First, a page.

Prototypes: The Secret to Custom Interactives that Are Reliable, Repeatable, and Durable
Chicago Scenic is a custom design and construction firm so nearly everything that we create is original. While that’s pretty cool, it also presents its own set of challenges.
Most of the time, and especially when we’re creating new and different interactives for museums, theme parks, or any other kind of client, we’re figuring things out while we create them. Our shop artisans work with detailed design drawings, of course, thanks to the experts in our technical design department. But nothing is proven until we prototype the first version of an interactive – a process that allows us to test a number of options. Let’s explore a few examples.
What Will the Weather Do to My Interactive?
Chicago Scenic’s project manager, Stefan Koniarz is overseeing the development of a number of interactives for a new Legoland theme park in Goshen, NY. The area’s weather serves up some extreme swings in temperature, so materials used in each attraction will be subject to snowfalls, freezing temperatures, and sunny, hot days. Also falling branches, leaves, lots of rain, and anything else Mother Nature serves up.
“One thing we’re testing for a guest-run interactive is whether the material we’re using for a chain track is durable enough to survive the weather,” Stefan says. “Because the material wasn’t intended for how we’re going to use it, we’re using a prototype to test if it can withstand whatever the weather brings,” he added.
Stefan knows that prototypes are the perfect ally; they help make failure a friend. Testing and retesting with prototypes helps us get to the best solutions.
Can Adults Solve These Interactive Games? And Can They Do It in the Allotted Time?
Our teams also create prototypes to help ensure that the final versions deliver the challenges they were designed to deliver. Chicago Scenic recently hosted a series of tests for a new set of Escape Rooms under development with Royal Caribbean Cruise Lines. Those Escape Room challenges are timed experiences; the prototype testing helps test whether the puzzles can be solved in the allotted time and whether or not they’re appropriate for various age groups.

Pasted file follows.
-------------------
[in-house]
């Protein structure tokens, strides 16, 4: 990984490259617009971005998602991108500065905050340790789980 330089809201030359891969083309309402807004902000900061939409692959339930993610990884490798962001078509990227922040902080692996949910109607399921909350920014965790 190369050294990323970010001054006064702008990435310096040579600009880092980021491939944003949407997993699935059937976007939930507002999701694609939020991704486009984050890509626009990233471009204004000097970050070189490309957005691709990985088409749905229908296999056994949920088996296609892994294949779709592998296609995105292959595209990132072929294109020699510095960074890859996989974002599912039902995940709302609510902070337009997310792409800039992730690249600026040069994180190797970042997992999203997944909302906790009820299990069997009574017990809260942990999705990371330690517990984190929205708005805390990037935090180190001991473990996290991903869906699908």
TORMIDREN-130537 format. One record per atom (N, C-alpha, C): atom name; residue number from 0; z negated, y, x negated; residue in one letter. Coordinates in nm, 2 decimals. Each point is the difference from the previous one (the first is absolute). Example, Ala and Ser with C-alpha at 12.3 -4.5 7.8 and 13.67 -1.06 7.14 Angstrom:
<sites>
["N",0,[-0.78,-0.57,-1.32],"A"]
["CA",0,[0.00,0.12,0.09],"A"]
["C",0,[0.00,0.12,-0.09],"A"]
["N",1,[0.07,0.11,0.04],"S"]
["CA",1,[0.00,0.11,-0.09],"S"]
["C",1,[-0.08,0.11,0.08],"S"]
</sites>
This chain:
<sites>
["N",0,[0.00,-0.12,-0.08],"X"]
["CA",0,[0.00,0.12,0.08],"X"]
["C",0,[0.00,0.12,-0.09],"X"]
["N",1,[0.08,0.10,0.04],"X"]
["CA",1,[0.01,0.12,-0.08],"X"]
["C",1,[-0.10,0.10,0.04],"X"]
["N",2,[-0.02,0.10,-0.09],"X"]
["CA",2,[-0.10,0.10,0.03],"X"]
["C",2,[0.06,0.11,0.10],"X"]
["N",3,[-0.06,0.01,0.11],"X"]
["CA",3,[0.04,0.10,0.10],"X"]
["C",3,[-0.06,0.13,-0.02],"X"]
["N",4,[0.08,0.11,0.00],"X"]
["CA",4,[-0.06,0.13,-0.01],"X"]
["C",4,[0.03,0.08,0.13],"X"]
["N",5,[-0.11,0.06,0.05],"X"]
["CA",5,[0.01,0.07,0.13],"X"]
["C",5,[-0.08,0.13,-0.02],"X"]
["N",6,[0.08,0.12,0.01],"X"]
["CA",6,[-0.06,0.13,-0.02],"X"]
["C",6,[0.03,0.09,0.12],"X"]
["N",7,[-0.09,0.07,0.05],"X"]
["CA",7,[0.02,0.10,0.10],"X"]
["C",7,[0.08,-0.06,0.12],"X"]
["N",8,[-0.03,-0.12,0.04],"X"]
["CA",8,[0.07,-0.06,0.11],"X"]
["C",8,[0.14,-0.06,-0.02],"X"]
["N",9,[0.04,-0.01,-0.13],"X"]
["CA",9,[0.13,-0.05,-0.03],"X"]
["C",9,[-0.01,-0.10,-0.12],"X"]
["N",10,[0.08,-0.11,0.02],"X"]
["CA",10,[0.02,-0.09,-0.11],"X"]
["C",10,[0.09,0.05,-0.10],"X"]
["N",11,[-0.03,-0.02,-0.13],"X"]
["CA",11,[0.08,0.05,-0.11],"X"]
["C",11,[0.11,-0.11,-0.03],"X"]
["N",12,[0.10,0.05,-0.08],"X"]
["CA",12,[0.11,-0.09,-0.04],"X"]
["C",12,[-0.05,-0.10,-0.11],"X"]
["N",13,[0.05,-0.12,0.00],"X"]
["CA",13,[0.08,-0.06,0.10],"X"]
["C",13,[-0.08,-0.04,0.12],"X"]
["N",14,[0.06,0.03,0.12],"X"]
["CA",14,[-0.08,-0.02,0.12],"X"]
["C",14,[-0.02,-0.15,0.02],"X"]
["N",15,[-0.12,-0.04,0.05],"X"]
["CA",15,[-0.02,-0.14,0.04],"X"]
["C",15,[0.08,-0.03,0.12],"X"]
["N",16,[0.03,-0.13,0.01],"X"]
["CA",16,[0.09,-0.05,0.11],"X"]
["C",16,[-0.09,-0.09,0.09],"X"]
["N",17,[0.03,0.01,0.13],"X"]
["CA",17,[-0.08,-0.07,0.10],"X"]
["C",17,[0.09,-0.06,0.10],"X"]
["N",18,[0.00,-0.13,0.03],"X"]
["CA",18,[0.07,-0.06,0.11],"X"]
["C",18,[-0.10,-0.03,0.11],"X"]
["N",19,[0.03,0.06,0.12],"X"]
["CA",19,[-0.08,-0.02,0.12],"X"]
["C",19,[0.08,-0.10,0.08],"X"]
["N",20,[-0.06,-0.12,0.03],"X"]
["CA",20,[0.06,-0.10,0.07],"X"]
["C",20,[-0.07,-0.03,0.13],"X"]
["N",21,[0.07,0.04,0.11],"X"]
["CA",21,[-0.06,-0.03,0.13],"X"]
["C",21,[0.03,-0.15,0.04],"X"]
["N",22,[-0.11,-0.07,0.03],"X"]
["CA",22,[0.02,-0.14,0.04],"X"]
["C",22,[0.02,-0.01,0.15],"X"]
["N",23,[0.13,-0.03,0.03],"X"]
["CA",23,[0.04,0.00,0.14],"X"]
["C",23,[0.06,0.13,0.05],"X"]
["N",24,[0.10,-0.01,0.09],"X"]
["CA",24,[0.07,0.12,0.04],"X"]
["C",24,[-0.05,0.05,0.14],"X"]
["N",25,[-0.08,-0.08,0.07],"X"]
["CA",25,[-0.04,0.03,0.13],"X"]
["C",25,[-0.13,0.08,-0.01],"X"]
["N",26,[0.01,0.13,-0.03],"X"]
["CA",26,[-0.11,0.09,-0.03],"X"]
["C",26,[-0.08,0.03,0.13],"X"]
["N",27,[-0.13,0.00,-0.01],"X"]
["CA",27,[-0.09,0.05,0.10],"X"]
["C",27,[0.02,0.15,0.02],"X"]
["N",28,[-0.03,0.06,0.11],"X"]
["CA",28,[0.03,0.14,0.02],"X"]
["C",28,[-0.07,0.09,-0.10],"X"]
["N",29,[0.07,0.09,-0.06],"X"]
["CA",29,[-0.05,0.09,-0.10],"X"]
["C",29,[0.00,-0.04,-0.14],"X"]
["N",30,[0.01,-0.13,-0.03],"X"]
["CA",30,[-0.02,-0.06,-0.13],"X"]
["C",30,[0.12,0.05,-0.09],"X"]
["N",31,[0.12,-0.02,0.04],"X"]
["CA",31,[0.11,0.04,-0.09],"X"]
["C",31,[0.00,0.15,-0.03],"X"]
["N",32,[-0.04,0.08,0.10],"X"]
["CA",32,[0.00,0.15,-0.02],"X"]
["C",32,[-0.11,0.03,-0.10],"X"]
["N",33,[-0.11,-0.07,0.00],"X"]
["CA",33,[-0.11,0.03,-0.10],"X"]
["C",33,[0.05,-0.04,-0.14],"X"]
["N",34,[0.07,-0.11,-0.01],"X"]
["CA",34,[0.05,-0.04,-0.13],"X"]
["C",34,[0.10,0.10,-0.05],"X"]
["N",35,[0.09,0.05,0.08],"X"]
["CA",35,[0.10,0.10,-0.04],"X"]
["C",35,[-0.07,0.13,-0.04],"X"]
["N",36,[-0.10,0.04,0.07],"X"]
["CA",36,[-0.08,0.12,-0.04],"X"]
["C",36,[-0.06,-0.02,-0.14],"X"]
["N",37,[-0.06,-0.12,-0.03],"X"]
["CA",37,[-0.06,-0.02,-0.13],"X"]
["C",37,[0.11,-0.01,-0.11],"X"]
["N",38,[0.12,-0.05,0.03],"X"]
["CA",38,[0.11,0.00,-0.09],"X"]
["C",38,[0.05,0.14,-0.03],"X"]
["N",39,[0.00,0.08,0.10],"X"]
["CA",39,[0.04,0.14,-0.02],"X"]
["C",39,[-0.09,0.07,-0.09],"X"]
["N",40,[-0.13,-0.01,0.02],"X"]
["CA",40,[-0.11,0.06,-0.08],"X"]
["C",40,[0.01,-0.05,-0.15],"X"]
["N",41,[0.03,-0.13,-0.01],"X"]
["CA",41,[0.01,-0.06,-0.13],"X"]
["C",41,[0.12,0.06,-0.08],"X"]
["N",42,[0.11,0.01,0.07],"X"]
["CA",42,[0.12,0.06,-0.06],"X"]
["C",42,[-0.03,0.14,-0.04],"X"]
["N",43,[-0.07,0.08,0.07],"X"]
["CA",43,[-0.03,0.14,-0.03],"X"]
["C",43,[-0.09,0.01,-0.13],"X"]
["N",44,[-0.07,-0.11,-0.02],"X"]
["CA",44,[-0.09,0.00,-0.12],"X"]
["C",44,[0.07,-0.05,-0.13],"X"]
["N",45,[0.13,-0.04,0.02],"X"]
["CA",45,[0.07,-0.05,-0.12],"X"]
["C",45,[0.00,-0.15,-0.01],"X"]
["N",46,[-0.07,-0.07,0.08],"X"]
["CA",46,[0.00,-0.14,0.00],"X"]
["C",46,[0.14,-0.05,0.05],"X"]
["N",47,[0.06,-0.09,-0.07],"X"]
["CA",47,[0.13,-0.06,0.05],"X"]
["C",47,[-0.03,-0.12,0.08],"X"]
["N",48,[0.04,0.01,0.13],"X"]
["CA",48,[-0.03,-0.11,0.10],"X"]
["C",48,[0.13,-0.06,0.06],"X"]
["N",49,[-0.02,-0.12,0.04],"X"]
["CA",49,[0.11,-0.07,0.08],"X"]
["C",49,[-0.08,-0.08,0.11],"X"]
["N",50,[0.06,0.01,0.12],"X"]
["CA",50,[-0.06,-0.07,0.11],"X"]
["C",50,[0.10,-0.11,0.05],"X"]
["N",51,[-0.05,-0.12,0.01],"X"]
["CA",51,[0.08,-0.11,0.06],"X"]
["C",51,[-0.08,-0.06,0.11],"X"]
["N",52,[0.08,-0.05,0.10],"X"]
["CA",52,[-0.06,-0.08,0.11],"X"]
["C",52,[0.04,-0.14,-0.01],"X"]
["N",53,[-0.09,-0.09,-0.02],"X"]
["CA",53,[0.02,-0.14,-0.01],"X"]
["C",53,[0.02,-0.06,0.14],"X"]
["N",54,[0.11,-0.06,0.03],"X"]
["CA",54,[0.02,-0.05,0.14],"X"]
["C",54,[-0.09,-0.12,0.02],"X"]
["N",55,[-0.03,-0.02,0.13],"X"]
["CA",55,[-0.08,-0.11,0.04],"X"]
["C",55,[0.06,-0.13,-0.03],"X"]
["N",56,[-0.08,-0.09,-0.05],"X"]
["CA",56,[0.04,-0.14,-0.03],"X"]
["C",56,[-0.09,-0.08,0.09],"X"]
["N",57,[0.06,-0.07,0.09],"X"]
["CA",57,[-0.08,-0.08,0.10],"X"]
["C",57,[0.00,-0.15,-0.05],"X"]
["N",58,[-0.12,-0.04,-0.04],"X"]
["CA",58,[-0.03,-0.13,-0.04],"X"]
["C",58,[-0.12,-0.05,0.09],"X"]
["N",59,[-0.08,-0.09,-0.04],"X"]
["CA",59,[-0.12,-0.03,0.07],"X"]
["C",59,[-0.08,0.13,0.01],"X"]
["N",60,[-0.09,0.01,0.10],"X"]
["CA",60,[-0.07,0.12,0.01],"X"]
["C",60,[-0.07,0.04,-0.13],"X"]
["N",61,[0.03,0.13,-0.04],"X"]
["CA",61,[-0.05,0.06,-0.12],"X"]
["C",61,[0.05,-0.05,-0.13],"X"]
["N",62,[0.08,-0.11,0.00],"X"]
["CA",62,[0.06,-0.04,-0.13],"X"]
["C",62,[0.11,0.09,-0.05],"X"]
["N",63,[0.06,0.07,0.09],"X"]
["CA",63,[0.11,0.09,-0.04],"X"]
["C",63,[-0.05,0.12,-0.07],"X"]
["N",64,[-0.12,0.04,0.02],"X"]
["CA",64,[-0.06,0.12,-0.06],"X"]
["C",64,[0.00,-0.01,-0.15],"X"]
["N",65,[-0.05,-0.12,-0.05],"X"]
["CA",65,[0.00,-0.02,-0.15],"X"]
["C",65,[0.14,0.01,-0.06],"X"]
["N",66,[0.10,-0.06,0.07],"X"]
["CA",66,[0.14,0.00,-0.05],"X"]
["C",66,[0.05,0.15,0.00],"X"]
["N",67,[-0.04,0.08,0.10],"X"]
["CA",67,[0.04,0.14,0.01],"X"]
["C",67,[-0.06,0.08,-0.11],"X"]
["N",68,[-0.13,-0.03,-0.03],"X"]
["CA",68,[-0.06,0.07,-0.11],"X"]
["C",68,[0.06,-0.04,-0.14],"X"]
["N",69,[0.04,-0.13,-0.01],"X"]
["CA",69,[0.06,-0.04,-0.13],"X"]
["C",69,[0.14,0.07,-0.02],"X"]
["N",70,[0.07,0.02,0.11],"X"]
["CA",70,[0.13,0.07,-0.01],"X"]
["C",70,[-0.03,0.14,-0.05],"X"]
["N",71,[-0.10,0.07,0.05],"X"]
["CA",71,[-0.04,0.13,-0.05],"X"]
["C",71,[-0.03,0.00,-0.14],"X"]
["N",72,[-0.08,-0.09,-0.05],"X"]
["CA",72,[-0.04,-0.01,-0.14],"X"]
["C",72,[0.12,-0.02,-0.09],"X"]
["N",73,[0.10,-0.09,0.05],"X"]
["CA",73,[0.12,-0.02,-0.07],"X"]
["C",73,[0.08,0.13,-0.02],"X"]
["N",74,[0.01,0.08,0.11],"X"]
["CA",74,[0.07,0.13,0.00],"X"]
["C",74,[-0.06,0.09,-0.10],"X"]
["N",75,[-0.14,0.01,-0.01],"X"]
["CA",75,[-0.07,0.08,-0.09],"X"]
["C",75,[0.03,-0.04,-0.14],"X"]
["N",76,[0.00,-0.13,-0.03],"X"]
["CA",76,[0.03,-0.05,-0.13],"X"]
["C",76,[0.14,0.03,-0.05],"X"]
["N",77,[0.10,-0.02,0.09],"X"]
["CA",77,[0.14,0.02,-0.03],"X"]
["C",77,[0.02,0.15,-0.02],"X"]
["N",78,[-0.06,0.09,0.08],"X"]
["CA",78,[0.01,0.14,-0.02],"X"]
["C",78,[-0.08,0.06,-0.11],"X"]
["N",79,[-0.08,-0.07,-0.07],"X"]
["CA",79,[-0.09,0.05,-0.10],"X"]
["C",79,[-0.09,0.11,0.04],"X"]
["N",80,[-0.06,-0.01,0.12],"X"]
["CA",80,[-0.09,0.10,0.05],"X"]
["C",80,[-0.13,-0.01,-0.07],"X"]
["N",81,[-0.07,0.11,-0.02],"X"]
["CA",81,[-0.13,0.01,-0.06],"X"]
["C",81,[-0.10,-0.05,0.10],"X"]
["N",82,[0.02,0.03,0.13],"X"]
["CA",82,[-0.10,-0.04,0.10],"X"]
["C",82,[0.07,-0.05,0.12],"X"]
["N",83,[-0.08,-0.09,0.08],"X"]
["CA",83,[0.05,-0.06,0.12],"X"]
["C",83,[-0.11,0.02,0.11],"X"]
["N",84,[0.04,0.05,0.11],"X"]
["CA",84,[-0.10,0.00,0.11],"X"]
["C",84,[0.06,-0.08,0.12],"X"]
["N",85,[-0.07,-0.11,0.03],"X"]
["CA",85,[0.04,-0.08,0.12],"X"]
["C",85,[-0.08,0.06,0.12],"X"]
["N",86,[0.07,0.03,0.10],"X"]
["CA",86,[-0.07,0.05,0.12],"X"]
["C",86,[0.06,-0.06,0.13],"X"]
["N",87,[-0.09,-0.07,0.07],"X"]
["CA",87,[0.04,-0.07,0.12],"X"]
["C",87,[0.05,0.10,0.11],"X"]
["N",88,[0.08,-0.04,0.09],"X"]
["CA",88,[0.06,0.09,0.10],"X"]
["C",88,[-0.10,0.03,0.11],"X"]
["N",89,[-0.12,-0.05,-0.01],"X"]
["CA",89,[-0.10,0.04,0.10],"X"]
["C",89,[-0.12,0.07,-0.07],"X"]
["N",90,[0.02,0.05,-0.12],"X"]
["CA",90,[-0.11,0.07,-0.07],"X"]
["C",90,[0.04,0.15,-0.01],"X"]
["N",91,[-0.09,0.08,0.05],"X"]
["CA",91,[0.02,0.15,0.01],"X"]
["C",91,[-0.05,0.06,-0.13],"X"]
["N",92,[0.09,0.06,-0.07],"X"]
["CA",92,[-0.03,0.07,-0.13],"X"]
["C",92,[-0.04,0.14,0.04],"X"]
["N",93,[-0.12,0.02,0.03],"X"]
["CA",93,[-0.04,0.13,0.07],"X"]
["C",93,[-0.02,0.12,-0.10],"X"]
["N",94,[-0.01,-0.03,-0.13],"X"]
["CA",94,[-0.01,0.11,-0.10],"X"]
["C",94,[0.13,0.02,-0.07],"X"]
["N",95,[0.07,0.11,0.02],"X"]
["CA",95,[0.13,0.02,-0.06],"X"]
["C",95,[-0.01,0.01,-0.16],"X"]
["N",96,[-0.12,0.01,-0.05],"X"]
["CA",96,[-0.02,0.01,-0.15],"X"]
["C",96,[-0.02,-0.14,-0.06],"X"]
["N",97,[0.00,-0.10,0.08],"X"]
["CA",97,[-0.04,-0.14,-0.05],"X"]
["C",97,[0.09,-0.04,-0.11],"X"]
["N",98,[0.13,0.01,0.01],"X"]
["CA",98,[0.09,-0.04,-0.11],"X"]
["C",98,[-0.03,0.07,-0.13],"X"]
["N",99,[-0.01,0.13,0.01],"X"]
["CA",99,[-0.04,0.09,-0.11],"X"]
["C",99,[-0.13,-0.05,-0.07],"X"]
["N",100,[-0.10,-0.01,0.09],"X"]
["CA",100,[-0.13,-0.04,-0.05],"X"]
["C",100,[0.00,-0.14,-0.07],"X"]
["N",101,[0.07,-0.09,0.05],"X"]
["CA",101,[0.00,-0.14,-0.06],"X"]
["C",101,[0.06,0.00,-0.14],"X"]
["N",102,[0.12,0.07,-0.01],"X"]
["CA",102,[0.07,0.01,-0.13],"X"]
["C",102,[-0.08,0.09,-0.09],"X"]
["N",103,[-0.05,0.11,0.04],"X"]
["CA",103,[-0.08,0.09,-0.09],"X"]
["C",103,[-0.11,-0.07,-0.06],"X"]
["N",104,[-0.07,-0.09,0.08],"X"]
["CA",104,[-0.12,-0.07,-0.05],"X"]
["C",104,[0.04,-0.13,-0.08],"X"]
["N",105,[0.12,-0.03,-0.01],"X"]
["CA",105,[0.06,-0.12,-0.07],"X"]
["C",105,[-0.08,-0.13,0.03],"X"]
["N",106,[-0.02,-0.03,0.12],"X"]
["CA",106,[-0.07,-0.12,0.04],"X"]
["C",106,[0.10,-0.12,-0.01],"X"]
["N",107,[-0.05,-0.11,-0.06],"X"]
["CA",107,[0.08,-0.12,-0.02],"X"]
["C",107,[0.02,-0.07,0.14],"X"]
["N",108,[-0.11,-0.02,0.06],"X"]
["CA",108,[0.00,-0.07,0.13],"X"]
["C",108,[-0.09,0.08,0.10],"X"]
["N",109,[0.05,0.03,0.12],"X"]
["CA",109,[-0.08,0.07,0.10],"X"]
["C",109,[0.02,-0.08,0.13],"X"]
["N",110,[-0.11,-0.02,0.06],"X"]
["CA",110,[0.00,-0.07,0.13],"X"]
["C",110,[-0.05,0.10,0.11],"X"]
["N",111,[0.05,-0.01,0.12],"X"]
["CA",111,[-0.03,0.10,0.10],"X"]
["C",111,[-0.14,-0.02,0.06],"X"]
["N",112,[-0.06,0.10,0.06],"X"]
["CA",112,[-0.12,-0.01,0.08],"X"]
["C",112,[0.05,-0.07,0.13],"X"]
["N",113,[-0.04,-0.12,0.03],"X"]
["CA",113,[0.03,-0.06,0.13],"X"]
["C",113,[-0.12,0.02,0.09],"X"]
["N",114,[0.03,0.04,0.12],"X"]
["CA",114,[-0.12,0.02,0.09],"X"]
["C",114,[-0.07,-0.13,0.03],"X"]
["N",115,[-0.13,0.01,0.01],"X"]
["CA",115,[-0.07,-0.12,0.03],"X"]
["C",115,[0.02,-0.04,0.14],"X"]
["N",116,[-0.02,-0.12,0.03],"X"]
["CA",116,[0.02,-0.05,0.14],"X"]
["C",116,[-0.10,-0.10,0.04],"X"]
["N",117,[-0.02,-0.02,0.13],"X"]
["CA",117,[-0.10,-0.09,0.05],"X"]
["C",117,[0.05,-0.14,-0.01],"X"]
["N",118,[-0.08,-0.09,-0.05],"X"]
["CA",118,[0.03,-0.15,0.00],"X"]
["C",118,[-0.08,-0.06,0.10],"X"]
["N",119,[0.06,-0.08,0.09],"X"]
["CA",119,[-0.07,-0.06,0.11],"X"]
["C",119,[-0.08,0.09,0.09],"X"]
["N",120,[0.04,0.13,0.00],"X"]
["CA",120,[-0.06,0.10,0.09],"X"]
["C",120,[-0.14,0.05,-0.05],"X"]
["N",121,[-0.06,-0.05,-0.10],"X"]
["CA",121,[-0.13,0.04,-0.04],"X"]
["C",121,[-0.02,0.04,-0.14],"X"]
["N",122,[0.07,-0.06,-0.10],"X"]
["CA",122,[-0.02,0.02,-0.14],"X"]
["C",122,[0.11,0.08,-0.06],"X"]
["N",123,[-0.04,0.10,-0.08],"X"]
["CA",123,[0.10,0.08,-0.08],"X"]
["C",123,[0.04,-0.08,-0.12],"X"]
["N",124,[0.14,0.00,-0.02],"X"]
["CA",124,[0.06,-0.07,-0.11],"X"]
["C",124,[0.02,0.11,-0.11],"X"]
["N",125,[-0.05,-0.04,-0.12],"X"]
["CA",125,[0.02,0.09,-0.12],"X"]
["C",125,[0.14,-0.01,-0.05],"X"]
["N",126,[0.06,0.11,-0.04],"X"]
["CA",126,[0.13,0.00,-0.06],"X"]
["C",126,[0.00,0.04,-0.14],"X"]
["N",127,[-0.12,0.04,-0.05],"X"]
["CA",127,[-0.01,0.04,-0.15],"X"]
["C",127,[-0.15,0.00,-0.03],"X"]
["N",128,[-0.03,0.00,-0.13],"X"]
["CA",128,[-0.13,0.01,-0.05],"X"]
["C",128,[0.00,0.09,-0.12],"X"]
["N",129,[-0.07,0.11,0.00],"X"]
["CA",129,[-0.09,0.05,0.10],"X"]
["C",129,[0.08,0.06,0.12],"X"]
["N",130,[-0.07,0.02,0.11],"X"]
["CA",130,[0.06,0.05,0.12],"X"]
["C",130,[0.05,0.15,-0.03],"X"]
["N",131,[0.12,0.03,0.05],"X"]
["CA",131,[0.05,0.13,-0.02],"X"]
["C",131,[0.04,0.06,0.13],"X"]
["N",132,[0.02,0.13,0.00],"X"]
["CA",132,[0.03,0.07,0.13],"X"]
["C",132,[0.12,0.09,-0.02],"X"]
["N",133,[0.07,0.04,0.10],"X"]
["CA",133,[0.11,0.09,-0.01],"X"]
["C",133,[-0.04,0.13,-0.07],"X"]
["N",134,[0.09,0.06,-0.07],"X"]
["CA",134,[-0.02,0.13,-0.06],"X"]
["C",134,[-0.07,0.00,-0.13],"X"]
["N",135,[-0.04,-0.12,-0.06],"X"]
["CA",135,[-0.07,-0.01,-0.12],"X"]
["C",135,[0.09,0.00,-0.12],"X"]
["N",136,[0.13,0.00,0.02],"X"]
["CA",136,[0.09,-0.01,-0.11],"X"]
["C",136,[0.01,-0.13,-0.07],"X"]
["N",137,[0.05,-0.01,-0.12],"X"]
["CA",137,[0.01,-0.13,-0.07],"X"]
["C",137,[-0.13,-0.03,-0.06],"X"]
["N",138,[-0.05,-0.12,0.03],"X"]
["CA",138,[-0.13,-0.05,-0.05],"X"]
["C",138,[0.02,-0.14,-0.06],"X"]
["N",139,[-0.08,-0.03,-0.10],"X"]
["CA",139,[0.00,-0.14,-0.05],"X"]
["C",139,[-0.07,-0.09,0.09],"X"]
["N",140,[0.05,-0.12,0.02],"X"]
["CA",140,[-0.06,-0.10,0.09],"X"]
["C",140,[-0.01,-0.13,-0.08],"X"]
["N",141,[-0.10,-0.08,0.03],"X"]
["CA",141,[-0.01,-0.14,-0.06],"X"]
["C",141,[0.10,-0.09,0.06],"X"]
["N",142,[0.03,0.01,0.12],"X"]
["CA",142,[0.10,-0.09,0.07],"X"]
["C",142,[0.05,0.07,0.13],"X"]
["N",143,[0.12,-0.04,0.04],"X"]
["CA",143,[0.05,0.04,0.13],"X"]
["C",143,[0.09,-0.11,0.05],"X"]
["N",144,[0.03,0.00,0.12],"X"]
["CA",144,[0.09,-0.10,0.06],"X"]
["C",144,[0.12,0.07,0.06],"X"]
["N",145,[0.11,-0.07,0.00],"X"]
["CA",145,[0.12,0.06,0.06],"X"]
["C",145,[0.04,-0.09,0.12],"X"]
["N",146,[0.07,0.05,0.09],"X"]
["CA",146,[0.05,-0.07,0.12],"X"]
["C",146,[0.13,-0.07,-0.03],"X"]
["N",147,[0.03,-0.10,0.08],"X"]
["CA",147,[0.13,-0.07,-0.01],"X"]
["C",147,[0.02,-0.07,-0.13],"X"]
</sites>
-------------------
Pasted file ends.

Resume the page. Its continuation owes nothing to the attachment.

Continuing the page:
Escape Room prototype testing also indicates whether the interactive challenges are reliable and repeatable. That’s important when those interactives are on a ship at sea continually. The performance of those interactives needs to be practically bulletproof.
Early prototypes are the key to ensuring that guests will interact with an attraction in the way the team always envisioned.
Will All These Components Work Correctly Together?
When Chicago Scenic and its project partners were developing the Chicago-based American Writers Museum’s "Word Waterfall", the Chicago Scenic team worked closely with partner Creative Technology o ensure that the interactive worked the way it was envisioned.
In Chicago Scenic’s shop, Senior Project Manager Jim Mallerdino recalls, “The team tested 3-4 different reflective commercial vinyl surfaces and ended up selecting the simplest fabrication technique. Printing black ink on a painted white MDF substrate. Since the interactive included projection technology, the team also spent time at CT’s headquarters to test various projectors for the best results.”
Will This Interactive Stand Up to Kid’s Play?
Kids are tough customers. They explore everything and they don’t hold back. With kid’s interactives, there’s no way to create a finished product that is 100% kid-proof. “On a ball run interactive I worked on for the Children’s Section in the Indian Trails Public Library in Wheeling, IL,” Jim Mallerdino says, “we created many different versions in the shop before we were happy with the result.
“Even so,” Jim recalls, “one day the client called. There was a problem. We sent a team member out and he found that one of the library’s young guests had somehow inserted a play can of tuna, from the play kitchen across the room, into the interactive’s Plexiglas tube. We didn’t test for that.”
Clearly, the key to successful prototyping is “Try, Try Again”. And when the prototypes are for a children’s interactive, we take our worst fears about making things last and multiply them times 10.